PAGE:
the O(N^2) problem
dga at cs.cmu.edu
Mon Apr 14 02:38:03 UTC 2008
Another alternative is something we've been working on that we call
Warning: This is a work in progress. The Mozilla plugin is a little
flaky and the paper is still being revised for the final revision for
USENIX. The SSH code works pretty well. We haven't written an SMTP
The basic idea is pretty simple: Use multiple paths to a destination
to figure out if you're likely getting to the right place. If you
_and_ your friends all observe the same public key from a server,
preferably for a long period of time, then trust it. Else scream
bloody murder. Perspectives provides these "friends" in the form of
notary servers who you can ask about the past and present keys
supplied by an SSL or SSH server.
(An alternate way of viewing this is to think of Perspectives as a low-
overhead, low-cost PKI.)
It's an interesting thought exercise to wonder if we could extend the
model to "trust not to send spam" instead of simply "trust to be the
owner of the key", but that same exercise applies with a PKI, too.
On Apr 13, 2008, at 8:36 PM, Edward B. DREGER wrote:
> Bottom line first:
> We need OOB metadata ("trust/distrust") information exchange that
> better than the current O(N^2) nonsense, yet is not PKI.
> And now, the details... which ended up longer reading than I intended.
> My apologies. As Mark Twain said, "I didn't have time to write a
> letter, so I wrote a long one instead." :-)
> When it comes to establishing trust:
> * The current SMTP model is O(N^2);
> * I posit that the current IP networking model is sub-O(N);
> * PKI models are pretty much O(1).
> Polynomial-order just doesn't scale well. It's mathematical fact, and
> particularly painful when the independent variable is still increasing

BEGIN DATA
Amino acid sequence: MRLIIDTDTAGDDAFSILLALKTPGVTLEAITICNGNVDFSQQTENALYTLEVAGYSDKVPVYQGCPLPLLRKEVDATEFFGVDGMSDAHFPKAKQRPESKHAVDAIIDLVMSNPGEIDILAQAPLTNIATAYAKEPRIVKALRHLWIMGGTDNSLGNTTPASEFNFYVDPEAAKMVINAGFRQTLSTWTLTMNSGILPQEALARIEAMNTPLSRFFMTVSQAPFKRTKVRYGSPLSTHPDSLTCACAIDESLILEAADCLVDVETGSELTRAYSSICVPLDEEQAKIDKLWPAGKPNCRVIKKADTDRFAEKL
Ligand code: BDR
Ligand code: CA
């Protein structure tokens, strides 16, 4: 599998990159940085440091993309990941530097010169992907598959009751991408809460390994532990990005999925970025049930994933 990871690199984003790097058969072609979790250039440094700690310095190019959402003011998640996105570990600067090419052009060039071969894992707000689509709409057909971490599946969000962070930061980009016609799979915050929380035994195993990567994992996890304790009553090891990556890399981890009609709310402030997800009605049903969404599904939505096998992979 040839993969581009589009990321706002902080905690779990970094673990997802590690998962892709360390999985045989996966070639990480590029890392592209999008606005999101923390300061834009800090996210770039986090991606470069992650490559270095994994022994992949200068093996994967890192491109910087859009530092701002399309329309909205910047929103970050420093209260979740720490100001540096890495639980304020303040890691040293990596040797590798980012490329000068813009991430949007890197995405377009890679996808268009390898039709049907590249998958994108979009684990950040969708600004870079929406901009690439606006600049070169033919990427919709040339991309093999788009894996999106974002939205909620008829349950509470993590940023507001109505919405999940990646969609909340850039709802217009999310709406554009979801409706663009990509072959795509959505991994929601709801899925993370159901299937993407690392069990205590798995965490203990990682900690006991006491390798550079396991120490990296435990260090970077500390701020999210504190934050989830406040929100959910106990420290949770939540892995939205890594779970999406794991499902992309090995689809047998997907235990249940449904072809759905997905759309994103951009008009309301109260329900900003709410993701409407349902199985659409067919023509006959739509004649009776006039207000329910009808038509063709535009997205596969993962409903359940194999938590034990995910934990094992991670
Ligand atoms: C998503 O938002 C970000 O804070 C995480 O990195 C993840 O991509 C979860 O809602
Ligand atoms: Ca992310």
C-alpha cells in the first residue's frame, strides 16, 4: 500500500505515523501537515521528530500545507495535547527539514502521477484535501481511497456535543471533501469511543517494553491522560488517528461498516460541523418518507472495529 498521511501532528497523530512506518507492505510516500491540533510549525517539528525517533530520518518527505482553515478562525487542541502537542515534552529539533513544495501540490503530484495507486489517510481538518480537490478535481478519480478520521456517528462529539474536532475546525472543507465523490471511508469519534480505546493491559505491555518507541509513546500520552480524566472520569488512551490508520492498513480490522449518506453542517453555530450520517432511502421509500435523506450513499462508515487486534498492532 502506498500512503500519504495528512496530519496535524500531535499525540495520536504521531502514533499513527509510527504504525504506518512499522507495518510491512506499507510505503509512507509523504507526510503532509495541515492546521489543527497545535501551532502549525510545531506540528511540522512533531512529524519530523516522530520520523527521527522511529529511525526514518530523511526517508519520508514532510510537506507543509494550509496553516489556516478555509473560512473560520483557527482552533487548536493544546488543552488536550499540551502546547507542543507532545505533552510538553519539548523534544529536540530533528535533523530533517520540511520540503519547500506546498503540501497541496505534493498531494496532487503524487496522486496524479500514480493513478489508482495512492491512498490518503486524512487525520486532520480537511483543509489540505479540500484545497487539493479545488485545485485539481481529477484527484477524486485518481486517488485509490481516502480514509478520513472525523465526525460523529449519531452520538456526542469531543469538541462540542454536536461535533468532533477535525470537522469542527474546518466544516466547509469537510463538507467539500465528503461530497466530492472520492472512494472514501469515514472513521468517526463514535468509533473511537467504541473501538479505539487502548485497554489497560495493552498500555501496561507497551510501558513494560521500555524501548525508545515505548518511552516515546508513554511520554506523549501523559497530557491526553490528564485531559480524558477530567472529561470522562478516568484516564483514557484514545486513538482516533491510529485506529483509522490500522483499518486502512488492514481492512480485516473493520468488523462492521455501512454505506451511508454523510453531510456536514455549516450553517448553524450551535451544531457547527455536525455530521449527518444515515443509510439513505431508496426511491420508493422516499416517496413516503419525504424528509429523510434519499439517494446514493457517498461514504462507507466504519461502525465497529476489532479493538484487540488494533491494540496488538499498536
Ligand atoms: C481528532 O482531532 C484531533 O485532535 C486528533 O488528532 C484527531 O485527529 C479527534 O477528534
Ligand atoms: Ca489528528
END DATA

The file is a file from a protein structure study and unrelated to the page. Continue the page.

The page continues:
> Many operators seem to reject PKI as "power in too few hands". I'll
> disagree with that.
> Conclusion: What we need is something that scales better than O(N^2),
> but that is not as "few trusted keepers of the world" as PKI.
> Let's look to one of the current hot tickets: social networking.
> Who is
> whose friend, who is in whose network, blah blah blah. (The junior
> students seem to grok the concept of trust being semi-transitive!)
> Let's also draw upon operational lessons from a couple old-timers. I
> recall using a critter known as "NNTP". And once upon a time,
> before my
> days on the Internet, lived a funny little beast called "UUCP".
> We track email quality from all mailservers that hit us. I can whip
> a list of MXes/organizations that I'm willing to "trust" -- and let's
> leave that term imprecisely-defined for now.
> Here's what I propose:
> Establish a "distrust protocol". Let path weight be "distrust". The
> "trust path" is of secondary importance to "path weight", although not
> completely irrelevant. SMTP endpoint not in graph? Fine; have some
> default behavior.
> Let _trust_ be semi-transitive, a la BGP -- a technology that we know,
> understand, and at least sort of trust to run this crazy, giant
> that dwarfs even a 50M-user provider.
> Let actual _content_ still be end-to-end, so that we do not simply
> reincarnate NNTP or UUCP.
> I'm open to other suggestions.
> Or, there's plan "C":
> We continue to argue, banter, carp, fuss, grumble, moan, swear, whine,
> et cetera (I decided against running the alphabet) over the problem.
> Hey, it's worked/working great so far, right?
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